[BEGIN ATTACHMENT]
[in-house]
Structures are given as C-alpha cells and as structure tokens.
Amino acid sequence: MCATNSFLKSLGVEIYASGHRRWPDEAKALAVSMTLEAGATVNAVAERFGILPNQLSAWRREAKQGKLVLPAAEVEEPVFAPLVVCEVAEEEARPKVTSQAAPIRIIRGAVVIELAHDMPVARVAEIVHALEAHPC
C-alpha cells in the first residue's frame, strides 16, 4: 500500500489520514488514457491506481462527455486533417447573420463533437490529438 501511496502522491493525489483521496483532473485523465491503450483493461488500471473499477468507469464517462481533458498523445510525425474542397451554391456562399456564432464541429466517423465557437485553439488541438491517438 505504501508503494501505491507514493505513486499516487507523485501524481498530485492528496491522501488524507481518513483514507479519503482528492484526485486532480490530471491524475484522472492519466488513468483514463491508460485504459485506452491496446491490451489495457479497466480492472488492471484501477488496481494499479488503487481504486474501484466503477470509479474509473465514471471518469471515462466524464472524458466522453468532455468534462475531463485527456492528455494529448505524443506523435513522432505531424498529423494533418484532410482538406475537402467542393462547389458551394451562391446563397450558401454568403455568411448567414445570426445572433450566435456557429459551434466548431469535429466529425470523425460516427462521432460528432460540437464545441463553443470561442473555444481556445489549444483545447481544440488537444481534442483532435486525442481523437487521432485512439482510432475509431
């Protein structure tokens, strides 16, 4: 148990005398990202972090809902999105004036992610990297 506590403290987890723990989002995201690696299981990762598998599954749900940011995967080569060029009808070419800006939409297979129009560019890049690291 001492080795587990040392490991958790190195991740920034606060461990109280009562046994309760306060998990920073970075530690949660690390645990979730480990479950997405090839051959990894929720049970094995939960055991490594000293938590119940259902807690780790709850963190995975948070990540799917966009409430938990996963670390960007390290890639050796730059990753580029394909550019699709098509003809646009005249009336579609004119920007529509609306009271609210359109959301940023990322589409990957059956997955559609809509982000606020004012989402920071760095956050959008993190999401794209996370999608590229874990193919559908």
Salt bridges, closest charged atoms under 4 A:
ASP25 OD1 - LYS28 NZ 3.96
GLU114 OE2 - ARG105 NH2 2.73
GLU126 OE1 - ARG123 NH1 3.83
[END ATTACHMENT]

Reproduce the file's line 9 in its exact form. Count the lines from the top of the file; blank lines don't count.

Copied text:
GLU126 OE1 - ARG123 NH1 3.83